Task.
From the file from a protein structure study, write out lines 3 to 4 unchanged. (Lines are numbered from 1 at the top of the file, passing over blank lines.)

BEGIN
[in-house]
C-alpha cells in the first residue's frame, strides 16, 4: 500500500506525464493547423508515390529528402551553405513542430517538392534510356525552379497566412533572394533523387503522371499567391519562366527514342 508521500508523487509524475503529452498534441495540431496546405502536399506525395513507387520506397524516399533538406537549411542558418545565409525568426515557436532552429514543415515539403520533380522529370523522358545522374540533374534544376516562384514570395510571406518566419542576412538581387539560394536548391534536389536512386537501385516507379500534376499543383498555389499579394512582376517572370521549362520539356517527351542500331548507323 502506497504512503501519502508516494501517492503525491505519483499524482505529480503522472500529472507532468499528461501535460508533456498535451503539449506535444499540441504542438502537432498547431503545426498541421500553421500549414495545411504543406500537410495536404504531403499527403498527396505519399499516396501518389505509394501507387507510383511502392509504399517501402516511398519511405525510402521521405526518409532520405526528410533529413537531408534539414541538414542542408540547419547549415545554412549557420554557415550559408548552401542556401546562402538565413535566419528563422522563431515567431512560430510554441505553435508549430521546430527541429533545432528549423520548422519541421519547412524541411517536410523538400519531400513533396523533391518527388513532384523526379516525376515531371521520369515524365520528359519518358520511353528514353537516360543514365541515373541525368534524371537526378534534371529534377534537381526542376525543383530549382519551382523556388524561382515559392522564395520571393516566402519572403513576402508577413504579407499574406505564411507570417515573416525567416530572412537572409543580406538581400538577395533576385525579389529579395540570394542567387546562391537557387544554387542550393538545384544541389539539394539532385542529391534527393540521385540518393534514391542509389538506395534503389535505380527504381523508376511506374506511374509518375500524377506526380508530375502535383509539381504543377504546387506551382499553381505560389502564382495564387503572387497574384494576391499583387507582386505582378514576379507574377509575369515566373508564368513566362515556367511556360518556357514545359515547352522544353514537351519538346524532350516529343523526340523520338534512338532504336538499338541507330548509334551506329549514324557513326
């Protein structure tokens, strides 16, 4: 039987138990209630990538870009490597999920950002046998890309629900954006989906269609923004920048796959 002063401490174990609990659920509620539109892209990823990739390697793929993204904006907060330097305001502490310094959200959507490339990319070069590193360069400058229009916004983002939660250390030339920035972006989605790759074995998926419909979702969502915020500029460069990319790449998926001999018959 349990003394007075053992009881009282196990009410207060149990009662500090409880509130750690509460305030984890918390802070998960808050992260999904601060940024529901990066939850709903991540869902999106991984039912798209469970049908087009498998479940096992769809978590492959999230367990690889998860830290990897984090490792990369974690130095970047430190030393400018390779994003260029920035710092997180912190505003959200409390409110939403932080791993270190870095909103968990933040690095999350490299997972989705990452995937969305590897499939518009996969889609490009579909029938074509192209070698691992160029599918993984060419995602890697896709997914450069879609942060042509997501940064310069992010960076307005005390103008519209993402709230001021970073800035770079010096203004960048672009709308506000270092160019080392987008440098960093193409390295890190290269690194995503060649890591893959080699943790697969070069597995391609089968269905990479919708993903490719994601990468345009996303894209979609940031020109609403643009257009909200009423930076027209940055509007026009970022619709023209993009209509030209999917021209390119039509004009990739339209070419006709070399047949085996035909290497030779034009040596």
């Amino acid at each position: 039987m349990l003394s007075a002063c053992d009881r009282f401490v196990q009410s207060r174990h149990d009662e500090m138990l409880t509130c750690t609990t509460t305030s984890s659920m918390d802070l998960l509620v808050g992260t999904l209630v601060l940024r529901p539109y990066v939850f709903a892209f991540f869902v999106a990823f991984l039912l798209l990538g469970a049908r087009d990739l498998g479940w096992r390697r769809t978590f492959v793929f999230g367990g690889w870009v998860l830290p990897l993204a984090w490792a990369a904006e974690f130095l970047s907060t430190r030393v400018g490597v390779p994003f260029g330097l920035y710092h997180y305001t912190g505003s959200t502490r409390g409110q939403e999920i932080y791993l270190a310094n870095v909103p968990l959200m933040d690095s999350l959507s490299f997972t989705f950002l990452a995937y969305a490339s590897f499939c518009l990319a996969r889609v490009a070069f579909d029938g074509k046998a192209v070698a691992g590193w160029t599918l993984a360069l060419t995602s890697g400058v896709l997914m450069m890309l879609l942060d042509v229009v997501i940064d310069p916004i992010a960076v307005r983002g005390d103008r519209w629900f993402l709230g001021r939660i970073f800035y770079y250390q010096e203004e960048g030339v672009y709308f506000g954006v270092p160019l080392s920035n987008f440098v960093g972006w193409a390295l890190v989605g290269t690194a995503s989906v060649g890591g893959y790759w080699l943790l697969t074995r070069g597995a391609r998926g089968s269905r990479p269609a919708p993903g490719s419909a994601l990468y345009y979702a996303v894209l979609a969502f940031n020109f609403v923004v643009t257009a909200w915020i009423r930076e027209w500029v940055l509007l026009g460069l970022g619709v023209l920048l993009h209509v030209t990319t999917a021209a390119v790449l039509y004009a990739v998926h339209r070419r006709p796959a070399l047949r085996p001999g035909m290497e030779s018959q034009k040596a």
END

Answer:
């Protein structure tokens, strides 16, 4: 039987138990209630990538870009490597999920950002046998890309629900954006989906269609923004920048796959 002063401490174990609990659920509620539109892209990823990739390697793929993204904006907060330097305001502490310094959200959507490339990319070069590193360069400058229009916004983002939660250390030339920035972006989605790759074995998926419909979702969502915020500029460069990319790449998926001999018959 349990003394007075053992009881009282196990009410207060149990009662500090409880509130750690509460305030984890918390802070998960808050992260999904601060940024529901990066939850709903991540869902999106991984039912798209469970049908087009498998479940096992769809978590492959999230367990690889998860830290990897984090490792990369974690130095970047430190030393400018390779994003260029920035710092997180912190505003959200409390409110939403932080791993270190870095909103968990933040690095999350490299997972989705990452995937969305590897499939518009996969889609490009579909029938074509192209070698691992160029599918993984060419995602890697896709997914450069879609942060042509997501940064310069992010960076307005005390103008519209993402709230001021970073800035770079010096203004960048672009709308506000270092160019080392987008440098960093193409390295890190290269690194995503060649890591893959080699943790697969070069597995391609089968269905990479919708993903490719994601990468345009996303894209979609940031020109609403643009257009909200009423930076027209940055509007026009970022619709023209993009209509030209999917021209390119039509004009990739339209070419006709070399047949085996035909290497030779034009040596």
């Amino acid at each position: 039987m349990l003394s007075a002063c053992d009881r009282f401490v196990q009410s207060r174990h149990d009662e500090m138990l409880t509130c750690t609990t509460t305030s984890s659920m918390d802070l998960l509620v808050g992260t999904l209630v601060l940024r529901p539109y990066v939850f709903a892209f991540f869902v999106a990823f991984l039912l798209l990538g469970a049908r087009d990739l498998g479940w096992r390697r769809t978590f492959v793929f999230g367990g690889w870009v998860l830290p990897l993204a984090w490792a990369a904006e974690f130095l970047s907060t430190r030393v400018g490597v390779p994003f260029g330097l920035y710092h997180y305001t912190g505003s959200t502490r409390g409110q939403e999920i932080y791993l270190a310094n870095v909103p968990l959200m933040d690095s999350l959507s490299f997972t989705f950002l990452a995937y969305a490339s590897f499939c518009l990319a996969r889609v490009a070069f579909d029938g074509k046998a192209v070698a691992g590193w160029t599918l993984a360069l060419t995602s890697g400058v896709l997914m450069m890309l879609l942060d042509v229009v997501i940064d310069p916004i992010a960076v307005r983002g005390d103008r519209w629900f993402l709230g001021r939660i970073f800035y770079y250390q010096e203004e960048g030339v672009y709308f506000g954006v270092p160019l080392s920035n987008f440098v960093g972006w193409a390295l890190v989605g290269t690194a995503s989906v060649g890591g893959y790759w080699l943790l697969t074995r070069g597995a391609r998926g089968s269905r990479p269609a919708p993903g490719s419909a994601l990468y345009y979702a996303v894209l979609a969502f940031n020109f609403v923004v643009t257009a909200w915020i009423r930076e027209w500029v940055l509007l026009g460069l970022g619709v023209l920048l993009h209509v030209t990319t999917a021209a390119v790449l039509y004009a990739v998926h339209r070419r006709p796959a070399l047949r085996p001999g035909m290497e030779s018959q034009k040596a």